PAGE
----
Lope and Cervantes would enter a vicious literary feud over the former being suspected of having written an apocryphal second volume of Don Quixote, in which Lope expressed contempt for Cervantes. The fake second volume was written in response to what were perceived as veiled attacks against Lope in the prologue of the first part of the novel, published in 1605. Lope, who supposedly wrote the tome under the pseudonym Alonso Fernández de Avellaneda, was regarded as the likeliest culprit because not many other contemporary authors wrote as quickly as he, nor were they as adept at imitation. 

In 1611, Lope dedicated Pastores de Belén, prose y versos (“The Shepherds of Belen, prose and poems”), to his son, Carlos Félix, who died from an illness a year later. In 1614, Lope became an ordained priest. In the same year, he published Rimas sacras (“Sacred Rhymes”). Also in that year, Cervantes published the Voyage of Parnassus, in which he an inscribed a dedication to Lope, claiming that no writer surpassed or even came close to Lope de Vega in either poetry or prose. Two years later, Cervantes died. 

Lope also had a rivalry with Luis de Góngora, who moved to Madrid in 1617. Góngora wrote La Spongia, an attack against Lope and his associates, as well as a defense of the Aristotelian precepts of theater, which Lope eschewed in favor of theatrical principles and conventions that were adapted to contemporary Spanish values and interests, as outlined in his book The New Art of Writing Plays in This Age (1609). Lope retaliated by publishing two violent satires against Góngora, as well as Expostulatio Spongiae, co-written with his friends. All were published in 1617.

By the following year, Lope claimed to have written eight hundred comedies. In 1620, Lope published a comedy based on his youth, The True Lover, dedicated to another son, Lope Félix. In 1630, Lope published two more poetic works—Laurel of Apollo and Eclogue to Claudio, a poem about his life and his disappointments. In the same year, after the failure of two of his plays, he wrote to his patron, the Duke of Sessa, announcing that he would leave the theater.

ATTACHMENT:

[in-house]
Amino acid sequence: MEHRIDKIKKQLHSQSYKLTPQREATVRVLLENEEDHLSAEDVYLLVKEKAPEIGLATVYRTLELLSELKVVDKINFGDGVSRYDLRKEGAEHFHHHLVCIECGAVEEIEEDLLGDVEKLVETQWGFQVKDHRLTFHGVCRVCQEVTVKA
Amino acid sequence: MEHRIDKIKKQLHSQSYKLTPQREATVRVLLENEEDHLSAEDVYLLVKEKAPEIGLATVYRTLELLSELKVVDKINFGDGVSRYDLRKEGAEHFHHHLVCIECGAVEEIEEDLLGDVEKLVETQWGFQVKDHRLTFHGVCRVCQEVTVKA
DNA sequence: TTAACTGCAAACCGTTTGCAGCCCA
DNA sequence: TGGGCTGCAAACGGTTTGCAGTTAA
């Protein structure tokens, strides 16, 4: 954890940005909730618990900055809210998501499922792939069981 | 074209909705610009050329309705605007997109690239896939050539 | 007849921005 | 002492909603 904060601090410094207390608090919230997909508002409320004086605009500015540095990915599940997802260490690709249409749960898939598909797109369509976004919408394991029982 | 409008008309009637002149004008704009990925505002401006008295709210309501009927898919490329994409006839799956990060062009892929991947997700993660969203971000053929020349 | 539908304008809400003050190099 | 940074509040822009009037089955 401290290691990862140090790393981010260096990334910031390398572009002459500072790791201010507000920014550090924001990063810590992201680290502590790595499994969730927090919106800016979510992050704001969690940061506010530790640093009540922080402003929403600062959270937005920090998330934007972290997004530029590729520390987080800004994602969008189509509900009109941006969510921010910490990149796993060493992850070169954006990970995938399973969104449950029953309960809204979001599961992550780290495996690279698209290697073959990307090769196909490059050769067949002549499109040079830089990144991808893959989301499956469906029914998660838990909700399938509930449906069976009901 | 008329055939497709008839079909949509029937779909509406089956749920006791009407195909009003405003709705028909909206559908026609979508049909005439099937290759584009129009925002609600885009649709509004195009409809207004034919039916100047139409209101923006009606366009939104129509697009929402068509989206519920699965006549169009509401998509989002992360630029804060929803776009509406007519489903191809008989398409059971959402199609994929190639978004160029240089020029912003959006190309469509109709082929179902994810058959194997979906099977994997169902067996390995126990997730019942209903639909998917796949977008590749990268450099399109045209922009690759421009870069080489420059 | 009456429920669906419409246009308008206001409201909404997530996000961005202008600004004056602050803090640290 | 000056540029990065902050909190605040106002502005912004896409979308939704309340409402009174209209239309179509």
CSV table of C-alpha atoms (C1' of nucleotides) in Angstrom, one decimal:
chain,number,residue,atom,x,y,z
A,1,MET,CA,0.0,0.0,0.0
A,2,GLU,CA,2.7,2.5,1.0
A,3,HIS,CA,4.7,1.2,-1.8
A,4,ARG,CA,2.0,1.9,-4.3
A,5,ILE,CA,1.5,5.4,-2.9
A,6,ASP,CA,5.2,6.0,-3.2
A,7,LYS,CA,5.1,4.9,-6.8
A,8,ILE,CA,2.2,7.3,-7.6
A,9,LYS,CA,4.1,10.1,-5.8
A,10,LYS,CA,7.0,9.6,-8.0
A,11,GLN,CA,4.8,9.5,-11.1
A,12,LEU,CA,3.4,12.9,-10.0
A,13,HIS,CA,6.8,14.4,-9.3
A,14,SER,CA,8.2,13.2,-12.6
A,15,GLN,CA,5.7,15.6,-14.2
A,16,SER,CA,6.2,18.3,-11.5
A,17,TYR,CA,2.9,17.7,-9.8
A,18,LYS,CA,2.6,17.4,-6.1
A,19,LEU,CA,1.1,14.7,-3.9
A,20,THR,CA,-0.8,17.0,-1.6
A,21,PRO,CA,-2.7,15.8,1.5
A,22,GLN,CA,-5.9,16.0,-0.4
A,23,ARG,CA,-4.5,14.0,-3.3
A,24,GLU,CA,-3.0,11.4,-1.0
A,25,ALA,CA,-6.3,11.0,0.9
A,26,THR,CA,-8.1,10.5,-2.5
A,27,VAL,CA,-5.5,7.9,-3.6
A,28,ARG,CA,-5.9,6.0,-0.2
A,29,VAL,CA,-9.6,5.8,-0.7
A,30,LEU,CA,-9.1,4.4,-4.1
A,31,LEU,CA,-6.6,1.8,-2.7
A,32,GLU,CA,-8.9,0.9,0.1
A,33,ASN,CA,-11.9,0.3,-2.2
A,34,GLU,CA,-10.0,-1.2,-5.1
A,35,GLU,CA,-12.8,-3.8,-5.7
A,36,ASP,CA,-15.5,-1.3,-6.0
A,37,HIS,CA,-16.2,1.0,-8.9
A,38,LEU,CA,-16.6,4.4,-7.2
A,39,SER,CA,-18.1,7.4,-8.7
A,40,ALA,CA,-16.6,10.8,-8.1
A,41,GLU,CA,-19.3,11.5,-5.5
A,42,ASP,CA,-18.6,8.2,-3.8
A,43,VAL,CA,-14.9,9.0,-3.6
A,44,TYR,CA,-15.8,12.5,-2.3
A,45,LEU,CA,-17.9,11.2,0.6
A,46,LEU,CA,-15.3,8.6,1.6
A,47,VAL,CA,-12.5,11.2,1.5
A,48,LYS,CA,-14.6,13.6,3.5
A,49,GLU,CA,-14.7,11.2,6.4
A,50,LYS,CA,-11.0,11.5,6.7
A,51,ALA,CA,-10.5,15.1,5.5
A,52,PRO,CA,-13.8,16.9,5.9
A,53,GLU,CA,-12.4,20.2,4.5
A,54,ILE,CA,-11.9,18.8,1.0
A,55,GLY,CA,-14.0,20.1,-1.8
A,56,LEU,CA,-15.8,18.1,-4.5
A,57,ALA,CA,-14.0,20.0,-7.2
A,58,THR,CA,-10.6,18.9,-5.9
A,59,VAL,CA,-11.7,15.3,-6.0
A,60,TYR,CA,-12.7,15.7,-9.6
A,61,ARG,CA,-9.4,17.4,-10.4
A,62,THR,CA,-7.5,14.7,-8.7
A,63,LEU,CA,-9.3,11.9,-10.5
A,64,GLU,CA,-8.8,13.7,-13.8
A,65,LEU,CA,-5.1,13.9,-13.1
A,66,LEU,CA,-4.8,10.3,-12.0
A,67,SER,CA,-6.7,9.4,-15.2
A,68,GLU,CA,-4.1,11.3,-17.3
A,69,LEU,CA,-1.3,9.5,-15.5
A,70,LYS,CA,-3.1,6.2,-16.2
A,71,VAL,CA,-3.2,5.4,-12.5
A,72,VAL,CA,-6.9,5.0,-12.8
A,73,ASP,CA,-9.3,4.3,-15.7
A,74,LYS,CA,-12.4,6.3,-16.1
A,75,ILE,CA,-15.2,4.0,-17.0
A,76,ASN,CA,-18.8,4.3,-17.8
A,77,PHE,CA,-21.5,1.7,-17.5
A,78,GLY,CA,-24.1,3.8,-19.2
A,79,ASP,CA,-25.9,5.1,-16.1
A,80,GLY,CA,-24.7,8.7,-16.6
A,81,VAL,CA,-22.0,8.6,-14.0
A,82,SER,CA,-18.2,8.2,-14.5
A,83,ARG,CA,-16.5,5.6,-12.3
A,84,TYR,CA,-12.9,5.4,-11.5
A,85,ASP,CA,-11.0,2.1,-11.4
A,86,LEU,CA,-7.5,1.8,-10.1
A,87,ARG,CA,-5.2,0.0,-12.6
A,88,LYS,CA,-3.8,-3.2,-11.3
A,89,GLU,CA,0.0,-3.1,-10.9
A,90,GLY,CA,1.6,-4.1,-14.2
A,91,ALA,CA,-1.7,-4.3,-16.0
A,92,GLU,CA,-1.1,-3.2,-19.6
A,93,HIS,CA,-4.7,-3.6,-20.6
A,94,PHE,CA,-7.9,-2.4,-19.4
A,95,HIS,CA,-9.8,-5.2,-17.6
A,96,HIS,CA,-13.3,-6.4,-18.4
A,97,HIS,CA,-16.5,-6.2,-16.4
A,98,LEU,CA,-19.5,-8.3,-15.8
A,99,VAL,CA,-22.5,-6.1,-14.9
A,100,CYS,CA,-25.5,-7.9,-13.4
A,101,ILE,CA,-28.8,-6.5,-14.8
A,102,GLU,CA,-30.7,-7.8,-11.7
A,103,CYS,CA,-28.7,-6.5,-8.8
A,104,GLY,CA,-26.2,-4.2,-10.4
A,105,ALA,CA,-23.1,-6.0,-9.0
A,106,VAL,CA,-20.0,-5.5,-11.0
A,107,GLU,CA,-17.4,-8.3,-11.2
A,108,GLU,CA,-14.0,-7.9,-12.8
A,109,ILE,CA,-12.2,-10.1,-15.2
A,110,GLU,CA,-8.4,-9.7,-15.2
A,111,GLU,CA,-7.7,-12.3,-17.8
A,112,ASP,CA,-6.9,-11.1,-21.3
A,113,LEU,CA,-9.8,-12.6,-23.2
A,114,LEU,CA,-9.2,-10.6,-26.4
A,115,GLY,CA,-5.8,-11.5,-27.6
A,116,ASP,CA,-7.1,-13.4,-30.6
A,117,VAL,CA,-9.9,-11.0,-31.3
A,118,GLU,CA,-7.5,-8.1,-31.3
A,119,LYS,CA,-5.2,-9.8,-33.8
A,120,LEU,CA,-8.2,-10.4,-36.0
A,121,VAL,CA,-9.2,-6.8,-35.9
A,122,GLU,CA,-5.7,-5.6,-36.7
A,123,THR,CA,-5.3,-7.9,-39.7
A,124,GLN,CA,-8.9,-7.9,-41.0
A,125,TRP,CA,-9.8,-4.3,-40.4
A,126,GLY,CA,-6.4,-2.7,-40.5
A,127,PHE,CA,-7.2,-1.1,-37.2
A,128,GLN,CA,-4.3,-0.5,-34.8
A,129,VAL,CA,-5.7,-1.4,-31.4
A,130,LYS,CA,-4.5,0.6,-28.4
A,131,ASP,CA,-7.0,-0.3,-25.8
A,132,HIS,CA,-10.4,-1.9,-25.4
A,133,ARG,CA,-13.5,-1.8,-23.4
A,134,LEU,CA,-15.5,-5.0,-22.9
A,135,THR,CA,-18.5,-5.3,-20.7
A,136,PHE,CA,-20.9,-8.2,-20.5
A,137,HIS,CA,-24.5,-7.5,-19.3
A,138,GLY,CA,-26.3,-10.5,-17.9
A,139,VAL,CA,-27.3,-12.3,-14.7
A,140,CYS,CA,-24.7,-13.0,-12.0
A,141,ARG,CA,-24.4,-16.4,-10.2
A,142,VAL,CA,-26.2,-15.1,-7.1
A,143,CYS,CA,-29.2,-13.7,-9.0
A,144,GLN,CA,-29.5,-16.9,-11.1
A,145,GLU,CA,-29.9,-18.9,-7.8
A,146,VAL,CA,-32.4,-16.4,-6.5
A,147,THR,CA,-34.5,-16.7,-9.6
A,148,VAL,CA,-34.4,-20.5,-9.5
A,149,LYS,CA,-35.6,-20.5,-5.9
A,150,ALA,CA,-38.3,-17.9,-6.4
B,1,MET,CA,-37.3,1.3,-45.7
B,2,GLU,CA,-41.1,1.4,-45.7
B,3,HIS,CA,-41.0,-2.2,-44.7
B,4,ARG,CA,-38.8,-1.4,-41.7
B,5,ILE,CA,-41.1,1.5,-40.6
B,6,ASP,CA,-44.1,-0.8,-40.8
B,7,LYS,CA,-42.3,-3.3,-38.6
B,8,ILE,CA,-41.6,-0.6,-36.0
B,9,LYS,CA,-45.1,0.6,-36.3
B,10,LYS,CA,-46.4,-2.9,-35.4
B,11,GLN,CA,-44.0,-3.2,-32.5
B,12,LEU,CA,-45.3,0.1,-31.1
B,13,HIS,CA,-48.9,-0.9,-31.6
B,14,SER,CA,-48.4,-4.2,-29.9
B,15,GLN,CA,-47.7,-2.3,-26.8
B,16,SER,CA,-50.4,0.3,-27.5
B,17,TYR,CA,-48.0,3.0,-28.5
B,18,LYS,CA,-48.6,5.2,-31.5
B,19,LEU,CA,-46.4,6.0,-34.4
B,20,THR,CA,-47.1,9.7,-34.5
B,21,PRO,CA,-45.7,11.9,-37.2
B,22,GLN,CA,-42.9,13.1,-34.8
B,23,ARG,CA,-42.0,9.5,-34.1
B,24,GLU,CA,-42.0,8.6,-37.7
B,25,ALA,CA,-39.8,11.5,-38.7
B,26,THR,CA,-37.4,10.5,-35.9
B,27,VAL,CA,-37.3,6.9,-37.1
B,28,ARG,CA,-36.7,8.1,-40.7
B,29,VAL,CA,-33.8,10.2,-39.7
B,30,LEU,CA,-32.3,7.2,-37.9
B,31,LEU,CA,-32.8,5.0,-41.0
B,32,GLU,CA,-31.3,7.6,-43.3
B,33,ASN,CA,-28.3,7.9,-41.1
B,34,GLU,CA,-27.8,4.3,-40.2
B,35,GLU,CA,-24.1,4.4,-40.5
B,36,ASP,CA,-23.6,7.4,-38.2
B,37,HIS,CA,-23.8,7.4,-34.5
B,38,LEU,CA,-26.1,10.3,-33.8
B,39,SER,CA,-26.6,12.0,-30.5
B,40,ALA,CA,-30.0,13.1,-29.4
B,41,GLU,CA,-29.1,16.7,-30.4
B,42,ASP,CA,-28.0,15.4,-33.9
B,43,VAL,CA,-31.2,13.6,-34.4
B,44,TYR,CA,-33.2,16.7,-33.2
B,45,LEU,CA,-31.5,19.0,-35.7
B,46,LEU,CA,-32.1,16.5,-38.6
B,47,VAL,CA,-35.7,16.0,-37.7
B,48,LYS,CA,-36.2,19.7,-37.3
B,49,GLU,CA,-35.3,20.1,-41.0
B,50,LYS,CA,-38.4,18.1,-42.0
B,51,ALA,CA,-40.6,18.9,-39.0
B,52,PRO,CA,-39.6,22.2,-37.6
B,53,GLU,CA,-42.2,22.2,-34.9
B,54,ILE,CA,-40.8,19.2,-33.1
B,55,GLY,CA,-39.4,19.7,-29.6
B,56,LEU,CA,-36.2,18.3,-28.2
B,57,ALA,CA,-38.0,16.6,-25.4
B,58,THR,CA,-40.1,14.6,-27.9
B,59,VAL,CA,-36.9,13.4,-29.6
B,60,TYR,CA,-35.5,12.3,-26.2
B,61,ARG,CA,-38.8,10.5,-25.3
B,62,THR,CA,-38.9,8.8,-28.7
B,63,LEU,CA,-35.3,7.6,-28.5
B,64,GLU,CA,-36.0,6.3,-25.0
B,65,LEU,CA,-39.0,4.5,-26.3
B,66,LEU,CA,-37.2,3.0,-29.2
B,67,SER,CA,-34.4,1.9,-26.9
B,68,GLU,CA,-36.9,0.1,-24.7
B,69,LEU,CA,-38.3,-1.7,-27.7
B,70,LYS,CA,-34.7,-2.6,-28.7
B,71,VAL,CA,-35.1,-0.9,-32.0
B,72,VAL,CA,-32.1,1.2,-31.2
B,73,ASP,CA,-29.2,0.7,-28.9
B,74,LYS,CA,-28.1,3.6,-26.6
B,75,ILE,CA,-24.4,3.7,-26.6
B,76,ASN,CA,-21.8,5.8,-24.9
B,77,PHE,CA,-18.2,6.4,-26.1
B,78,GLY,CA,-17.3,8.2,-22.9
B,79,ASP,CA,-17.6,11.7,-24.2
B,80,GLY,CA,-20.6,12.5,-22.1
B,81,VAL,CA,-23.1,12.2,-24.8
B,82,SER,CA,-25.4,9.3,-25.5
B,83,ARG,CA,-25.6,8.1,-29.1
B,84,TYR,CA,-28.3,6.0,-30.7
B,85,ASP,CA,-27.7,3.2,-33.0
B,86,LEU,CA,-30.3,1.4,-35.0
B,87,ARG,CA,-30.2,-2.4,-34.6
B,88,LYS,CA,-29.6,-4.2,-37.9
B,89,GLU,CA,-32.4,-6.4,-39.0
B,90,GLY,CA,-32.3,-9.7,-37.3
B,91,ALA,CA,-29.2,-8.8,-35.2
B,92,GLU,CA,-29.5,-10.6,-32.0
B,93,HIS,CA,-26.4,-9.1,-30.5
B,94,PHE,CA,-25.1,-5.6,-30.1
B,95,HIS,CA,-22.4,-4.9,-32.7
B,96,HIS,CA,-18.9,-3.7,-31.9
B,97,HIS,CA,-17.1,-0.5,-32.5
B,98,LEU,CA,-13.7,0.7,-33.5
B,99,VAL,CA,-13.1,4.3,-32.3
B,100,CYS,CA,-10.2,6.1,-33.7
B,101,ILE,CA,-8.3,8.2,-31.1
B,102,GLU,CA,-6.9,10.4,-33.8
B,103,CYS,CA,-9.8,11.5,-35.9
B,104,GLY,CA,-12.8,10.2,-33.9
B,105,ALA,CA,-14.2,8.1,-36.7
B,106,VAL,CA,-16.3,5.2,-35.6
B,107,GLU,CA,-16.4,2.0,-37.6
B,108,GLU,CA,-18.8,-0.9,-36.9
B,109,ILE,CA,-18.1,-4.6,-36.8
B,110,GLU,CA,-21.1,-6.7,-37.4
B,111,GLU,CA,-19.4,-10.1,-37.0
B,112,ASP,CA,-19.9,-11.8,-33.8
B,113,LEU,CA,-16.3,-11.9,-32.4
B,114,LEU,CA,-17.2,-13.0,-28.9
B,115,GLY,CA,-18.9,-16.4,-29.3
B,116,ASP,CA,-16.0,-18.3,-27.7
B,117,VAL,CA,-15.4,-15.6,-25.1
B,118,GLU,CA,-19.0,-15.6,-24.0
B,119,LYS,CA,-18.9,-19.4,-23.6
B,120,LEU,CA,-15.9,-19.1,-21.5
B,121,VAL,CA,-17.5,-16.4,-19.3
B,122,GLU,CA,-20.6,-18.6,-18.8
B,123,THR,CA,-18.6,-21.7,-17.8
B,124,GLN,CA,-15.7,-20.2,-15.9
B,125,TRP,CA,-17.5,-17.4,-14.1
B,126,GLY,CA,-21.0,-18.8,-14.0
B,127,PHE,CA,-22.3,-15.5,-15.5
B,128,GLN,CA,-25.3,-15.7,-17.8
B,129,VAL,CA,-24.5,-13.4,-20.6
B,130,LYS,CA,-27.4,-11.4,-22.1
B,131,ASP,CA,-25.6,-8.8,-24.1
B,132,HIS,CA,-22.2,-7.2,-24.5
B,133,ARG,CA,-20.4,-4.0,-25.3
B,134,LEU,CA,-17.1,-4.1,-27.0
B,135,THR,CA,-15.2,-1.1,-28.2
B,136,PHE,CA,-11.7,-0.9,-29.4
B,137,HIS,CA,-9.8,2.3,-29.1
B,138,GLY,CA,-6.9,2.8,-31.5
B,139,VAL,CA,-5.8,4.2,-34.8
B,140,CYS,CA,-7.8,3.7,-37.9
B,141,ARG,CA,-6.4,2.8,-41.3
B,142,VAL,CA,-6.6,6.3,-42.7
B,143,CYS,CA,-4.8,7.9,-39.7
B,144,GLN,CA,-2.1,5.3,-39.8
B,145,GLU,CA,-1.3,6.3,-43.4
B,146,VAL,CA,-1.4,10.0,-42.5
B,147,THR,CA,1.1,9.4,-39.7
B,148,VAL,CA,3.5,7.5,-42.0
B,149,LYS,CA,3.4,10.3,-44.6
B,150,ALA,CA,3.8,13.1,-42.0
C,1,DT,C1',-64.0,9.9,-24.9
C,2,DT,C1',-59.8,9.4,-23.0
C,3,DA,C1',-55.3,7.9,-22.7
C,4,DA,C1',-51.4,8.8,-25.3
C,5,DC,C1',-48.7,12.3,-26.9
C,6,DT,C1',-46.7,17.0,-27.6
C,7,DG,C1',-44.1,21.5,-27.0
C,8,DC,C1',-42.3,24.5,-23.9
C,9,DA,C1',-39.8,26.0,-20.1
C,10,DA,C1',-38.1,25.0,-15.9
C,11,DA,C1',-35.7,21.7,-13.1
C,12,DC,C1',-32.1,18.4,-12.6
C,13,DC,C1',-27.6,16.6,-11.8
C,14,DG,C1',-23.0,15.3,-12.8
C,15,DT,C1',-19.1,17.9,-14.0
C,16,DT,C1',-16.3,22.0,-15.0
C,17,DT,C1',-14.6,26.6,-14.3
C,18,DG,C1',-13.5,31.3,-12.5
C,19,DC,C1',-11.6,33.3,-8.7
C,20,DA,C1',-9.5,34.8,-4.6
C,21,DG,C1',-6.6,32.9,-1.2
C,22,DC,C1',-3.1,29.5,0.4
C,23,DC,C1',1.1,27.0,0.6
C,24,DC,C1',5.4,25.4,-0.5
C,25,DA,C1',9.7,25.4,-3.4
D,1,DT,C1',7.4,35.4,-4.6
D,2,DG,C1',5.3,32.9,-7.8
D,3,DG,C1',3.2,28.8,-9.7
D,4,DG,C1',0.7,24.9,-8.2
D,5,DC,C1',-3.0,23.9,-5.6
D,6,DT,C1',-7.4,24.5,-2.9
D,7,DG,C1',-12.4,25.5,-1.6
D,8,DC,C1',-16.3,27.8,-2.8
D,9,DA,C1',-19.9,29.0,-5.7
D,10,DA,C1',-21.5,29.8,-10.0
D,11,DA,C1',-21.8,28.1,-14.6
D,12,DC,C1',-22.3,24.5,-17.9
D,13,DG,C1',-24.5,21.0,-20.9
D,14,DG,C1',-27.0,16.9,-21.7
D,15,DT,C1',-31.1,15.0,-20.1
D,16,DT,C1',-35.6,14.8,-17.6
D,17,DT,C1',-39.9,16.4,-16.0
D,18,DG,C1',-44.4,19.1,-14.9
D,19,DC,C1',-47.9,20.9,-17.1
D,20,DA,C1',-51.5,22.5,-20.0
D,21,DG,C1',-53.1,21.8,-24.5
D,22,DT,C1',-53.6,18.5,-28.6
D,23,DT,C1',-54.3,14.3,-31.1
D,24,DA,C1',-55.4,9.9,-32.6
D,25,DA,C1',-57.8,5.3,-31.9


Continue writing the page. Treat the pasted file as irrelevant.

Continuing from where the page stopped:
In 1632, Lope published what some regard as his masterpiece—Dorotea, written about his love affair with Elena Osorio during his youth. Ironically, he wrote the volume in the aftermath of the death of his last great love, Marta de Nevares. Not long after her death, Lope’s beloved son, Lope Félix, died in a shipwreck off the coast of Venezuela in 1634. In the same year, Lope completed what may have been his last comedy—Las bizarrías de Belisa (“Belisa’s bizarreness”)—and witnessed one of his favorite daughters and his only companion left at home, Antonia Clara, run away to be with the knight, Don Cristóbal Tenorio. Lope dedicated the eclogue “Dulce Filis,” which was published after Antonia Clara’s death, to her in response to this event. Lope also dedicated two poems in La Vega del Parnaso, which was published posthumously, to this episode. In December of that year, Lope published Human and divine rhymes of Licenciado Tomé de Burguillos, which was his last book published during his lifetime. 

Lope de Vega died on August 27, 1635. His funeral was held the next day in Madrid and the entire city participated in mourning him. Lope de Vega is regarded as the true innovator of Spanish theater and a modernizer of the comedy genre. His texts, which ultimately amounted to more than 1,500 plays and three thousand poems, continued to be published after his death.